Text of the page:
Study shows flexible working unavailable to over half of UK workforce, despite demand

Sunday, September 1st, 2019

A new study carried out by GQR for the UK’s Trades Union Congress (TUC) shows many workers in Britain are struggling to access the flexible working arrangements they desire. More than half (58%) are not offered flexible hours, and one in three (30%) say their requests to work flexibly are turned down.

The situation is further exaggerated amongst working-class respondents; two-thirds (64%) are unable to work flexibly. Similarly, just 14% of those in working-class occupations are able to work at home, compared to 37% of middle class workers.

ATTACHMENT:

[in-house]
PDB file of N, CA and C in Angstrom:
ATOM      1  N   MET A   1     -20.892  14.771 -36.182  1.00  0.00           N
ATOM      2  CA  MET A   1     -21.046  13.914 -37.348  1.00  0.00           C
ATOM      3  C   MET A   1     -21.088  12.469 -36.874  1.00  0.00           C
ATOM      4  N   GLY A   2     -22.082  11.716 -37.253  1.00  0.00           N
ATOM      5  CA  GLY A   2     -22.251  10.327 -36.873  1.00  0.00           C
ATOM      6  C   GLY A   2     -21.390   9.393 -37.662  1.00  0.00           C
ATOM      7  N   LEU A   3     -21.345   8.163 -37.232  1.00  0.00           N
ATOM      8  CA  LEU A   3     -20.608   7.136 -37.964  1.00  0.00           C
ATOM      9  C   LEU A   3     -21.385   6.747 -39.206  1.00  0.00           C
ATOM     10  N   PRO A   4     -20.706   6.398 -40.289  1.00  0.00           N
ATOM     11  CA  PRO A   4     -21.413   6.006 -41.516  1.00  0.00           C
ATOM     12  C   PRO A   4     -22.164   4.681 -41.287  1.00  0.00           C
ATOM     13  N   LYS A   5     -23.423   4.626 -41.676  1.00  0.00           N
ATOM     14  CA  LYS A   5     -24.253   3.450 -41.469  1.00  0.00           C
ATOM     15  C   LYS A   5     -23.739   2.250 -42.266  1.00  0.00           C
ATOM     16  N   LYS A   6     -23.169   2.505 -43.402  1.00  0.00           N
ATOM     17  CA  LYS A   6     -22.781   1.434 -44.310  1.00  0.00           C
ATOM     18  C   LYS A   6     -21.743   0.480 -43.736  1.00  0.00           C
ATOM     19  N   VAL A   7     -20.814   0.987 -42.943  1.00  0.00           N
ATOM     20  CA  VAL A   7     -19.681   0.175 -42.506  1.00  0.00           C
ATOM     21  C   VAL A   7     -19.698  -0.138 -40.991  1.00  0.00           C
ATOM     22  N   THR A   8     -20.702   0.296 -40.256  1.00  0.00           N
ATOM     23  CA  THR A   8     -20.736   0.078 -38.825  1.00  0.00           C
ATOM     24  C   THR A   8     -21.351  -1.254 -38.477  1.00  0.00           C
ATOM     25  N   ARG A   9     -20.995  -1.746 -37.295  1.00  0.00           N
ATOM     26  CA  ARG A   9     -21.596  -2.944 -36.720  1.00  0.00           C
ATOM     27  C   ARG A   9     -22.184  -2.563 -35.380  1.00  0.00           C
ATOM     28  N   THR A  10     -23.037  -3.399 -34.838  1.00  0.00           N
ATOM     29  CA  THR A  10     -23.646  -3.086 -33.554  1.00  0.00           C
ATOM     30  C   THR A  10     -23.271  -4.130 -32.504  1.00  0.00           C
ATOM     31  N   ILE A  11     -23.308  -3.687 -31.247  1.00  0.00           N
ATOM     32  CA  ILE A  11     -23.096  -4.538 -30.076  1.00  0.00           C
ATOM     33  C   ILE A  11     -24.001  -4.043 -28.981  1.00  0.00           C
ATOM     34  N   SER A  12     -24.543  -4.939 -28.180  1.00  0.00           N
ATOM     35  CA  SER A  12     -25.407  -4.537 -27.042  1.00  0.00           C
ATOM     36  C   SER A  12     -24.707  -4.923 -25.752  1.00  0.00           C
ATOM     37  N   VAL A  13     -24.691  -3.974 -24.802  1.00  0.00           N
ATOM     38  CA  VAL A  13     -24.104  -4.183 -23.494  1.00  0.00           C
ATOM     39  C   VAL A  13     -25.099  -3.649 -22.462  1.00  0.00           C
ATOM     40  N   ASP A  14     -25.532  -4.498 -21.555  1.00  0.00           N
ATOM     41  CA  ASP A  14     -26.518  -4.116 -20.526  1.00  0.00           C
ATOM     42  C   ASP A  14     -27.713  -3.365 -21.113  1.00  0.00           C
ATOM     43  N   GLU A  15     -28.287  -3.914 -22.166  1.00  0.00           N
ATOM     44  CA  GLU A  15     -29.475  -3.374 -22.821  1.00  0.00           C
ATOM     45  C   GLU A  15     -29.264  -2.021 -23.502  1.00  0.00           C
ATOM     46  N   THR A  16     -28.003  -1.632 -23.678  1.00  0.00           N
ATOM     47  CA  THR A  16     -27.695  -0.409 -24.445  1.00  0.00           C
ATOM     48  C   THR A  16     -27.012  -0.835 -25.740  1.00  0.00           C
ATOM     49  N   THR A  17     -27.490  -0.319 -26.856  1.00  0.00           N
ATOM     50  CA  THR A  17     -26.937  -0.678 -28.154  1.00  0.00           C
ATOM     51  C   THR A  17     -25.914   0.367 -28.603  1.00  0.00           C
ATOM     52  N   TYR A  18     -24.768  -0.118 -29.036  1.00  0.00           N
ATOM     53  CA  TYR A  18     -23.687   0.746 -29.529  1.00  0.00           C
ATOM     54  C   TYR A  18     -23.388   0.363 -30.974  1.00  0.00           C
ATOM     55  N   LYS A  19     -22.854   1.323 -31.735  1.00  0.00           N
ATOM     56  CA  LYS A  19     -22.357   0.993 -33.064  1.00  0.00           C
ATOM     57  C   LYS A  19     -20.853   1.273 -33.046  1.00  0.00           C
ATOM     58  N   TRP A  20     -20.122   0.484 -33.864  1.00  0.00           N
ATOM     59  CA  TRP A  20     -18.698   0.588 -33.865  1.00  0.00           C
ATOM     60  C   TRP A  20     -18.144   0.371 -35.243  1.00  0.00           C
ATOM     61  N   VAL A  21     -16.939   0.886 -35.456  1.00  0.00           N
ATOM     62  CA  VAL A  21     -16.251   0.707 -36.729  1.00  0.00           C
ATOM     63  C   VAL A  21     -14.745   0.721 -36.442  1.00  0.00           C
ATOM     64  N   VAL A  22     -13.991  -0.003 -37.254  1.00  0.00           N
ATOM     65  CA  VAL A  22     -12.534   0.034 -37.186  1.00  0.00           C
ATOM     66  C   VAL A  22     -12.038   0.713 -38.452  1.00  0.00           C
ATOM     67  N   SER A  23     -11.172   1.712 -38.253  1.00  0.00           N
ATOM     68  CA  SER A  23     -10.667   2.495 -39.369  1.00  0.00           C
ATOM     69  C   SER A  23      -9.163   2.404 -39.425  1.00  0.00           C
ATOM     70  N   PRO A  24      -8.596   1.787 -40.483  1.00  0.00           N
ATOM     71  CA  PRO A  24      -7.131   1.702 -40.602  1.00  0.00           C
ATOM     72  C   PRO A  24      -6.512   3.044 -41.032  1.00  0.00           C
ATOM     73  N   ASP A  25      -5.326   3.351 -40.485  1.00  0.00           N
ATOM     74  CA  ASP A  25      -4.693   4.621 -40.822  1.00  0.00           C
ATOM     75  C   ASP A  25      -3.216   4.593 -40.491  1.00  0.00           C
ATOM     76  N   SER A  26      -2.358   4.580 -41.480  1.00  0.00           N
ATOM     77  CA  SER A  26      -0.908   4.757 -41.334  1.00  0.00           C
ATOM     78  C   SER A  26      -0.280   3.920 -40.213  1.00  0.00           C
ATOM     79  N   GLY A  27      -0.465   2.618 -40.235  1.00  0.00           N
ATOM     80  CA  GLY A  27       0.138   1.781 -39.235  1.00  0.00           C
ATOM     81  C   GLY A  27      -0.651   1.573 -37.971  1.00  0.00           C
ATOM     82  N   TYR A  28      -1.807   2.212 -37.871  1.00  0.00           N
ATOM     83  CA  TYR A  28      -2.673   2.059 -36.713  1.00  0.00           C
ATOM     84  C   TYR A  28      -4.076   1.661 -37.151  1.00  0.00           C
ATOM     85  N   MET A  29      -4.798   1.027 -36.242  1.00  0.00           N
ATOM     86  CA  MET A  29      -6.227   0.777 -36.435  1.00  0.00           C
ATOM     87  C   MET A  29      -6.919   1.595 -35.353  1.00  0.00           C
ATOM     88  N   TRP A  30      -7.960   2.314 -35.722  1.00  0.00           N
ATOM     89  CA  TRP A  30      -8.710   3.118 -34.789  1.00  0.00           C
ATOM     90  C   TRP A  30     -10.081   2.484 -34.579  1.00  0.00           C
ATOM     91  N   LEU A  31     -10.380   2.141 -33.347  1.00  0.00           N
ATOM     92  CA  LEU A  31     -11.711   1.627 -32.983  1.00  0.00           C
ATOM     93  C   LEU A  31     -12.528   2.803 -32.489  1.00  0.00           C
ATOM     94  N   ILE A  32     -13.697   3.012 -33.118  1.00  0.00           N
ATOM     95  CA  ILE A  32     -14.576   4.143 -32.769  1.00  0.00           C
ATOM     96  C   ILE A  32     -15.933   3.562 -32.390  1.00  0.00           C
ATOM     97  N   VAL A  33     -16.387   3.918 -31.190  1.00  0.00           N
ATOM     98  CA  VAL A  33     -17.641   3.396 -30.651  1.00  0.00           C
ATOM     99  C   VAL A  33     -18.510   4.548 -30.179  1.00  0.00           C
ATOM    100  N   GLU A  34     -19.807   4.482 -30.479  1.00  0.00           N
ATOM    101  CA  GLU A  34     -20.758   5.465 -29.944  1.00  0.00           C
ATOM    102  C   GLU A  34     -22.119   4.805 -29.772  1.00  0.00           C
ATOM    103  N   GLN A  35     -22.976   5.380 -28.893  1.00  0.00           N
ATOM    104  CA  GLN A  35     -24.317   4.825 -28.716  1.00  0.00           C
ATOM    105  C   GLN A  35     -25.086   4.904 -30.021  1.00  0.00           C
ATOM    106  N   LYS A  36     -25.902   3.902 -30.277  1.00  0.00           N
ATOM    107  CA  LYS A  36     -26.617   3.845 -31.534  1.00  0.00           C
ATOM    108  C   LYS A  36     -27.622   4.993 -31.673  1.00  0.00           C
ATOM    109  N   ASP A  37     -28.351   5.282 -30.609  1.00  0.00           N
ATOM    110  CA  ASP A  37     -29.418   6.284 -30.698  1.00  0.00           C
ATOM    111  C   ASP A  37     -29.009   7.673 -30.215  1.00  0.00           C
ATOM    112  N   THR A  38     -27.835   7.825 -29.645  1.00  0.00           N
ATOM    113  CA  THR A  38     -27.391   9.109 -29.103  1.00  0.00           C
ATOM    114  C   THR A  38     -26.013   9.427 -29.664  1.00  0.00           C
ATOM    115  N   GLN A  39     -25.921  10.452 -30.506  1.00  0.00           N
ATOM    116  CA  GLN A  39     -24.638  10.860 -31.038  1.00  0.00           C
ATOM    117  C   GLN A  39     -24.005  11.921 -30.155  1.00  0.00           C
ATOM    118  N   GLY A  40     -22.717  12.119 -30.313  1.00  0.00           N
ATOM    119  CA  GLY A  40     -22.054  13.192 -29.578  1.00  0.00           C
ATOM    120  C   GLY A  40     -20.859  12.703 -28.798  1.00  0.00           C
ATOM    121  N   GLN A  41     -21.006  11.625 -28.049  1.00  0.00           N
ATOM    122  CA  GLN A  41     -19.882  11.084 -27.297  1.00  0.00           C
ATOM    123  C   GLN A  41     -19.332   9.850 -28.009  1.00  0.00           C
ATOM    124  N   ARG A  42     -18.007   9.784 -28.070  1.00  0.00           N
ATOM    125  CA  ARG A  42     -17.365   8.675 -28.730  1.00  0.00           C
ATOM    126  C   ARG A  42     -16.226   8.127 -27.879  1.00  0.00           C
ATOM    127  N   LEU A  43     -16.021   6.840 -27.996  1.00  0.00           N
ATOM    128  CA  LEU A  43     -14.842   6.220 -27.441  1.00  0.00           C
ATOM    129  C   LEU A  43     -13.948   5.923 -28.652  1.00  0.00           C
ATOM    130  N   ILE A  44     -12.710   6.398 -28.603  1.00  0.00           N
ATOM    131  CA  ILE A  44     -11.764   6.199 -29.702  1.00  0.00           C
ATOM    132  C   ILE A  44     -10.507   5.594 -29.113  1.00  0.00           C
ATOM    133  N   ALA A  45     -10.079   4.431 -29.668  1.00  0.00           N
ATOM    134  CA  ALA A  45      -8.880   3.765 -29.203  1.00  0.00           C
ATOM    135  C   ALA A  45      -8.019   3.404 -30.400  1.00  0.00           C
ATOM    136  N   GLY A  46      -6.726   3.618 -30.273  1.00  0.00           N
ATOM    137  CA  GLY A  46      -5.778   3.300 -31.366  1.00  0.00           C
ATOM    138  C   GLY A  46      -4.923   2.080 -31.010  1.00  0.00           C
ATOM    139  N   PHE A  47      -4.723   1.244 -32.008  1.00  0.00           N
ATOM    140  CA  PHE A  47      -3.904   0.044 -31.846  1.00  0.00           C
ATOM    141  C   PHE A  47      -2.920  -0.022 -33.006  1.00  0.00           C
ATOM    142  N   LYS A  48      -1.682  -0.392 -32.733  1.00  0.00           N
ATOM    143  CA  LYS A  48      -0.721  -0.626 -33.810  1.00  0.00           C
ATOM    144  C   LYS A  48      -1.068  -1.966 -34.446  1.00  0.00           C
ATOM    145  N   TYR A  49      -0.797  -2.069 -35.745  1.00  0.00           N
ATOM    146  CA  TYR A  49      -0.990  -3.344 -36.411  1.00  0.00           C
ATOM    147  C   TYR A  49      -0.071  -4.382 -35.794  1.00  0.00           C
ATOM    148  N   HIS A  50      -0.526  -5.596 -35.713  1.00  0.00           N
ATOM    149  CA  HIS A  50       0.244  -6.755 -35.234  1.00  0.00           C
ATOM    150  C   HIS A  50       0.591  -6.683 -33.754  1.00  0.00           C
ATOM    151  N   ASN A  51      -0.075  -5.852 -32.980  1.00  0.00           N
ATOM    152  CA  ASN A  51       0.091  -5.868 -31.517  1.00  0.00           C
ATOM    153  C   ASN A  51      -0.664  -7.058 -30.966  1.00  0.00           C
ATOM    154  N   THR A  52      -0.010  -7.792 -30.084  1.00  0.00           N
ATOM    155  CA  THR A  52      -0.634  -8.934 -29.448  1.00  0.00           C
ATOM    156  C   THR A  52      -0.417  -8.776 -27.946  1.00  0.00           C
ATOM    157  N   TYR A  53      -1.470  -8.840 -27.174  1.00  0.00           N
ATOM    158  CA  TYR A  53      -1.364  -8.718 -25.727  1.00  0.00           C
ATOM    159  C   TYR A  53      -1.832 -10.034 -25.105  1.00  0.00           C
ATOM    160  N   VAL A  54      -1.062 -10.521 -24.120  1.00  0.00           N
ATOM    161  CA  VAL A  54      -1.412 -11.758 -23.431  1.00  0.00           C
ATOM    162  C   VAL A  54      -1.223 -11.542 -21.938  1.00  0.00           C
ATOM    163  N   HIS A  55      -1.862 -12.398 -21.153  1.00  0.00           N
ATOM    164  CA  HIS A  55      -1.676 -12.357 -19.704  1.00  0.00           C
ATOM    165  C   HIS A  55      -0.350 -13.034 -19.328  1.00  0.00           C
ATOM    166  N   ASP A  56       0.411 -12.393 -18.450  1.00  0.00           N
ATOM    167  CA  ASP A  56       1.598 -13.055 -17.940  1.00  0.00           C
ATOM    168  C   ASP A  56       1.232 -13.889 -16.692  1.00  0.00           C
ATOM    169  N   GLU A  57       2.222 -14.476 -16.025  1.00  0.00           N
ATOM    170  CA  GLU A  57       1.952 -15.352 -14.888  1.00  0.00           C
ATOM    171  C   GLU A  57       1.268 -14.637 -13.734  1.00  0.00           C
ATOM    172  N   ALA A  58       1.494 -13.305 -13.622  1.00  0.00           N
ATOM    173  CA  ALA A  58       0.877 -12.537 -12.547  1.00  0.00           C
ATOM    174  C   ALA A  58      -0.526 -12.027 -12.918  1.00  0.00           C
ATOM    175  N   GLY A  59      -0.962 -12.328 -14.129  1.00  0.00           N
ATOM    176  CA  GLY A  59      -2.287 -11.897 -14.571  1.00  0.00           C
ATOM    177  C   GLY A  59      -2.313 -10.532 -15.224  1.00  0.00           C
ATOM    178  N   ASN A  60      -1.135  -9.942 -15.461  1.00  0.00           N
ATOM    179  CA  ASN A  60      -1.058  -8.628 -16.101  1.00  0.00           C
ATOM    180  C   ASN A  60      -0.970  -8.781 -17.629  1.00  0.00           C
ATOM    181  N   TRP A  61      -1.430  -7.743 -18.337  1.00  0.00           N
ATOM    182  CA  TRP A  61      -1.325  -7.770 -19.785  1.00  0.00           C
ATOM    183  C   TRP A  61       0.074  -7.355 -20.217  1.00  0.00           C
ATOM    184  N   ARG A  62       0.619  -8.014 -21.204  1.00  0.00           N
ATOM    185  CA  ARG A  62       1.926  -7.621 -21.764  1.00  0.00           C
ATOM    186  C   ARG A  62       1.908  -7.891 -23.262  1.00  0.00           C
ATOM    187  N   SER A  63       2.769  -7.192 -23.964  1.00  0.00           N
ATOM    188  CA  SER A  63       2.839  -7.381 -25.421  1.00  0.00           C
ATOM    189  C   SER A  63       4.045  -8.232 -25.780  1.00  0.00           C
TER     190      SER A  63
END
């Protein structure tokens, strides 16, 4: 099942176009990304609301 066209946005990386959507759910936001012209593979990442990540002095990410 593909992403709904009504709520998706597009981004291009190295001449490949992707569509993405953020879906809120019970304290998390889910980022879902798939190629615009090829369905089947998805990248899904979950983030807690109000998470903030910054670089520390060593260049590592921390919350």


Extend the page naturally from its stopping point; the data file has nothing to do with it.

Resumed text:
The study also shows there is demand for more of these policies. Over one-fourth (28%) say more convenient hours are a top reason they would look for a new job.

The TUC commissioned this poll as part of their ongoing commitment to improve workers’ rights in the UK. These findings are released ahead of TUC’s new partnership with the Flex for All alliance, a campaign to make flexible working open to all workers from day one in their jobs, and to ensure employers advertise all jobs as such.

GQR designed and carried out the survey of 2,700 working people in Great Britain aged 16 and over. Fieldwork was conducted online with results weighted to the national profile of working people by age, gender, region, social grade, ethnicity, work status, and work sector.

Data tables for the poll are available to download here.

For more information, contact GQR’s London Vice President Peter McLeod, on Twitter @mcleodp or